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Old September 9th, 2005, 12:00 AM   #1
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Newbie needs monopod, dv deck

Just shot my first video footage ever (with a GL2) and now, I'm hooked. My current project is to create a DVD for my nephew who is a terrific high school golfer -- we're pulling out all the stops to get him recruited!

At his last tournament, the optical image stabilization really worked pretty good but there were times when I "felt" the need for a tripod/monopod (I was sore the next day from being so tensed up!). I have an old, heavy tripod but I'm thinking I need a faster way to set-up -- monopod -- that I could just leave on my camera all the time. But, I'm driving myself crazy trying to determine the best one for my needs and my budget... less than $75. My search has led me to the Giottos MV-825 or the SLIK E-Z Pro ($40-$45). The Giottos definitely has a pan-tilt head and I can't quite tell if the SLIK does but I think I like that feature.

Does anyone have any experience with either of these and/or recommendations beyond these.

And, the camera is only a week old but already I'm worried about running tape through it -- other than to record. What DV deck do you recommend?

And, one last newbie question: the DV Challenges sound fun though I'm definitely not ready-for-prime-time. Where can you see the winners of DV Challenge #2?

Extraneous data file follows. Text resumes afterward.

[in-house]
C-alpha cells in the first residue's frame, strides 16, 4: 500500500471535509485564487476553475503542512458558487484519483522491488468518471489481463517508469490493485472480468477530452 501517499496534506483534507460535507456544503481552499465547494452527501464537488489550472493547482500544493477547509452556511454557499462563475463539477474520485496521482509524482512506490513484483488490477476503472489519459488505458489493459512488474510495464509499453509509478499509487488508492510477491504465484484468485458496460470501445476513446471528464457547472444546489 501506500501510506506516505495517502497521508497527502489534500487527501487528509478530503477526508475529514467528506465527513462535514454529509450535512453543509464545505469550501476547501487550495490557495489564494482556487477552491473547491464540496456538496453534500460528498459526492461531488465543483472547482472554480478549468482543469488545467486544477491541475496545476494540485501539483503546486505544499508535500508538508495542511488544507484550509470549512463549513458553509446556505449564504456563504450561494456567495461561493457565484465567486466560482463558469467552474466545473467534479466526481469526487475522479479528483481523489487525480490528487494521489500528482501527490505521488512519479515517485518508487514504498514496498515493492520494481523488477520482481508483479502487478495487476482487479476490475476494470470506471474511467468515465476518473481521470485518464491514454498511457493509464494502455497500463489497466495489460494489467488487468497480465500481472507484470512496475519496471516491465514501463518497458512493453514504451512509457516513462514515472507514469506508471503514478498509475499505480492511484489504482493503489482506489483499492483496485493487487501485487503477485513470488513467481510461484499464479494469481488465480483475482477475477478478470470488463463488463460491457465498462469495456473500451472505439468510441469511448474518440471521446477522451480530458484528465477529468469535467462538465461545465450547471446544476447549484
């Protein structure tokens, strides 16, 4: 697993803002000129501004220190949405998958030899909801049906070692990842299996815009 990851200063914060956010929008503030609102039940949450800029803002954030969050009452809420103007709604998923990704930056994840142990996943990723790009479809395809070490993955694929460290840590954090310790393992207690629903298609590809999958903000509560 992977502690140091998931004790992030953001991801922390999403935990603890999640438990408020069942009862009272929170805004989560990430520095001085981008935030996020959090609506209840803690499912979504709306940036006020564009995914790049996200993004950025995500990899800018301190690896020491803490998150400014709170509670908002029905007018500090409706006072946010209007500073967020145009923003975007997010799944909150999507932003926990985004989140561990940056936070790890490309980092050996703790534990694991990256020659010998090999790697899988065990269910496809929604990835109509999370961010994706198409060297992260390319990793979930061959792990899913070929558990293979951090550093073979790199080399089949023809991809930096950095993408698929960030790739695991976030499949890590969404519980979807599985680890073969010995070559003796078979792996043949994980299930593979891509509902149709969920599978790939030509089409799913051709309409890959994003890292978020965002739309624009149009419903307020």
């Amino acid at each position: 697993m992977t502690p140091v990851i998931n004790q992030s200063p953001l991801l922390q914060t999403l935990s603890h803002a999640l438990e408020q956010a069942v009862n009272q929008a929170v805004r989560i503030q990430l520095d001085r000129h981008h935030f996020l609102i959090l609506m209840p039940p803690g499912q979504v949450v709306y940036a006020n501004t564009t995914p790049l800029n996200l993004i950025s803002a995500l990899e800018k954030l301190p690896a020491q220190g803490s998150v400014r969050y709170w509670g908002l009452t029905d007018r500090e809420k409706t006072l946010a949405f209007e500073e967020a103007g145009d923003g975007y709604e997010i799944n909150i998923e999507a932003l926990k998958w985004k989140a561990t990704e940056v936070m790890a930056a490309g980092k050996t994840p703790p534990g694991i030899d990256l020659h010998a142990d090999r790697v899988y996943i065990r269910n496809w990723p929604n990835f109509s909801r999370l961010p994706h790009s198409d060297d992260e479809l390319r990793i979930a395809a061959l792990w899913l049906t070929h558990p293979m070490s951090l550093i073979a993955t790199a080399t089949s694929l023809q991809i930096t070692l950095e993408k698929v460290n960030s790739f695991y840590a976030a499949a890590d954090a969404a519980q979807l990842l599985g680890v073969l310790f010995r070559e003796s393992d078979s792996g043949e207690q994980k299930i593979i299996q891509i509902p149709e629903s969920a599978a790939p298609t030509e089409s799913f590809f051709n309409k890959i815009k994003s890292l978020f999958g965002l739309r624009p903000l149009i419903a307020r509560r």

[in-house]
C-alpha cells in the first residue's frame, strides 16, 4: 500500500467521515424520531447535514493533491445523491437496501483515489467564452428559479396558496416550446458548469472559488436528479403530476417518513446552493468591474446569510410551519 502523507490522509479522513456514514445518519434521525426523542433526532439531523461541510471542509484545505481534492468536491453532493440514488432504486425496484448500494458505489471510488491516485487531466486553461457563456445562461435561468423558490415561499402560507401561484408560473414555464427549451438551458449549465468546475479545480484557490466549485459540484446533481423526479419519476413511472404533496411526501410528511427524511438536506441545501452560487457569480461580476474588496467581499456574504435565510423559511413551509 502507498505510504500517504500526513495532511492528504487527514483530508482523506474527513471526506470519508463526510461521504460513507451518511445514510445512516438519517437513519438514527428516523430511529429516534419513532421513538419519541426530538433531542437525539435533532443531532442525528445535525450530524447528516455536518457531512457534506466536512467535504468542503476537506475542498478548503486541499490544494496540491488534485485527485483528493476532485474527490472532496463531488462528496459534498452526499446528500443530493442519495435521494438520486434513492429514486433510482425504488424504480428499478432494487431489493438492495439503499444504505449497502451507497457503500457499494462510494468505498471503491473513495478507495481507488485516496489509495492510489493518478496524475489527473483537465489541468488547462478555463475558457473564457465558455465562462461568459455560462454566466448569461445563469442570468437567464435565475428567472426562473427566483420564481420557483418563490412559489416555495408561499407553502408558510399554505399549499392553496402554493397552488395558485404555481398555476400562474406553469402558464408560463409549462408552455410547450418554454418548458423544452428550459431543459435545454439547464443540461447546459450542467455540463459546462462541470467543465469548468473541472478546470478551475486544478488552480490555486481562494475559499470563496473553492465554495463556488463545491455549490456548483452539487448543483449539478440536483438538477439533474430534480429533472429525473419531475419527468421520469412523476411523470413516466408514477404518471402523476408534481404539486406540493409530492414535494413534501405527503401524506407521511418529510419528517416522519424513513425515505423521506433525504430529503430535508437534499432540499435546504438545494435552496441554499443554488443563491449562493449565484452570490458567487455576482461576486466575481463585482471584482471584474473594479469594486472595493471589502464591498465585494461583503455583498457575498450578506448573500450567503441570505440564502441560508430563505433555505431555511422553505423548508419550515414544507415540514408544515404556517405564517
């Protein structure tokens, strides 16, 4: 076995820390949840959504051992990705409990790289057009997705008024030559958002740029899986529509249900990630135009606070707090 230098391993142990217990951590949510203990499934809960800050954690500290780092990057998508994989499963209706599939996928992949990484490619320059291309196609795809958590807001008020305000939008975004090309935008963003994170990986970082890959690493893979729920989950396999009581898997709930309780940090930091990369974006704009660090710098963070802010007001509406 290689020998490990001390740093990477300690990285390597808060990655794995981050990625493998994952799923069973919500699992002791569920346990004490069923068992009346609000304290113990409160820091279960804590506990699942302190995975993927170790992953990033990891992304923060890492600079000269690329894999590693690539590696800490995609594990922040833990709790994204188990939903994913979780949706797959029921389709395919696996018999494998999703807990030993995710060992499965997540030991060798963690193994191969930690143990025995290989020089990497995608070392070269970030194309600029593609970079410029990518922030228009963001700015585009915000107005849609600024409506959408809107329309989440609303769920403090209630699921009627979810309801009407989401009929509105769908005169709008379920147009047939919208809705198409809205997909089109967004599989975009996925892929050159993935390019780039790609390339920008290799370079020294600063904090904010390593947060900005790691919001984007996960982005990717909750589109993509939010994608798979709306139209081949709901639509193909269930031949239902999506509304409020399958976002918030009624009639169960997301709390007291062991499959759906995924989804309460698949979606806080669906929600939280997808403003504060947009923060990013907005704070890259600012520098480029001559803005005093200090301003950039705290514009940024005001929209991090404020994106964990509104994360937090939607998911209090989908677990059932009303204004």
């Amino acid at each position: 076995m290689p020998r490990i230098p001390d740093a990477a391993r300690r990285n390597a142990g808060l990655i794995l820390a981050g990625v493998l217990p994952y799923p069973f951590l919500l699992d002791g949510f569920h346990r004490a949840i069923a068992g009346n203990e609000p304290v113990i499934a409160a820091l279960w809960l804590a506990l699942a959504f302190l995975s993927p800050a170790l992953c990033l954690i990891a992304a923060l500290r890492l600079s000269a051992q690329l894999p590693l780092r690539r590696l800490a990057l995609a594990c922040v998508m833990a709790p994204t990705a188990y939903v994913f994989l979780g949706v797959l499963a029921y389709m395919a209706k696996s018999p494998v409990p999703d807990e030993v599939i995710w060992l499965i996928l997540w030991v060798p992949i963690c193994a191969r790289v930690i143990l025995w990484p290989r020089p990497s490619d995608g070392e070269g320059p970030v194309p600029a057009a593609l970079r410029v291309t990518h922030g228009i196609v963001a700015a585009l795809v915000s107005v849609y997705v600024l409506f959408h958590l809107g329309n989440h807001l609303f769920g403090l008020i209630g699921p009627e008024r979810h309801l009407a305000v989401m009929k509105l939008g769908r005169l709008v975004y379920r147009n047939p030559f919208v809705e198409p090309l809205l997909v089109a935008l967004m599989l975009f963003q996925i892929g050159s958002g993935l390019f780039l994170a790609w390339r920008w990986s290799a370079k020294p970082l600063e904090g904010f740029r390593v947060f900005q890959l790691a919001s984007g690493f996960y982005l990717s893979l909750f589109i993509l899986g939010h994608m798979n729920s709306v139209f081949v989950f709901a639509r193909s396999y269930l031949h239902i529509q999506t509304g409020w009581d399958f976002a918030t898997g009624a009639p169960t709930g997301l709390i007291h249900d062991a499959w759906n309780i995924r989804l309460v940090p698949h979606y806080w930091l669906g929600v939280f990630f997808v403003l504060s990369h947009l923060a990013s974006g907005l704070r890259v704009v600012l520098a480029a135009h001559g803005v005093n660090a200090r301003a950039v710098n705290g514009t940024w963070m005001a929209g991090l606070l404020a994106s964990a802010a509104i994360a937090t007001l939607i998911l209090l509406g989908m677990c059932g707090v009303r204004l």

In advance, thanks so much,
Lynda Halley is offline   Reply With Quote
Old September 9th, 2005, 12:37 AM   #2
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Hi Lynda, and welcome!!

I can answer one of your questions and give an opinion on another.

Here's the link for the DVC2 winners:

The beauty of this contest is that anyone should feel okay about entering. I'm on my third try and you should see how amateurish my entries look. (Well, actually, I'd rather you didn't see...) The main reason for the challenge is to get people shooting. Oh, and having fun! So sign up for the next one!

About that deck, I've had my cameras (XL1s) since 2001, shoot a moderate amount and use them for capture, etc. I tried an inexpensive deck ($850) and had all kinds of trouble so I returned it. I remember long-time member Jeff Donald telling me that by the time I wore out the heads I'd be ready for a new camera anyway. I agree with him.

Best wishes on your project. Your nephew is blessed to have such a wonderful aunt.
Lorinda Norton is offline   Reply With Quote
Old September 9th, 2005, 06:45 AM   #3
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I tape football, volleyball and basketball players as a volunteer for a local school. You are on the right track to pursue a monopod or tripod. Unlike the sports above, Golf highlight video probably doesn't require much in the way of pan/tilt fluidity (I am assuming little relevance of following the ball but rather of the swing). That is the main difference between monopods and tripods. It is easier to get good shots with snap pans when using a tripod than a monopod (IMHO). With your budget, there is not satisfactory tripod. My gut says that your technique is probably to compose, lock down and shoot. If so, I'd say look at how fast the pod you are considering does all that. If you find you want to add panning and tilt, then your budget isn't high enough for smooth operations.

I use a Bogen 680 pod with a head from a Bescor TH-650 (Libec also sells this). This tripod is light and will serve you ok if you grow your budget. The main feature to look for in the legs is a ball leveler (NO CENTER POST) so you can move and setup fast).
Les Wilson is offline   Reply With Quote
Old September 9th, 2005, 09:34 AM   #4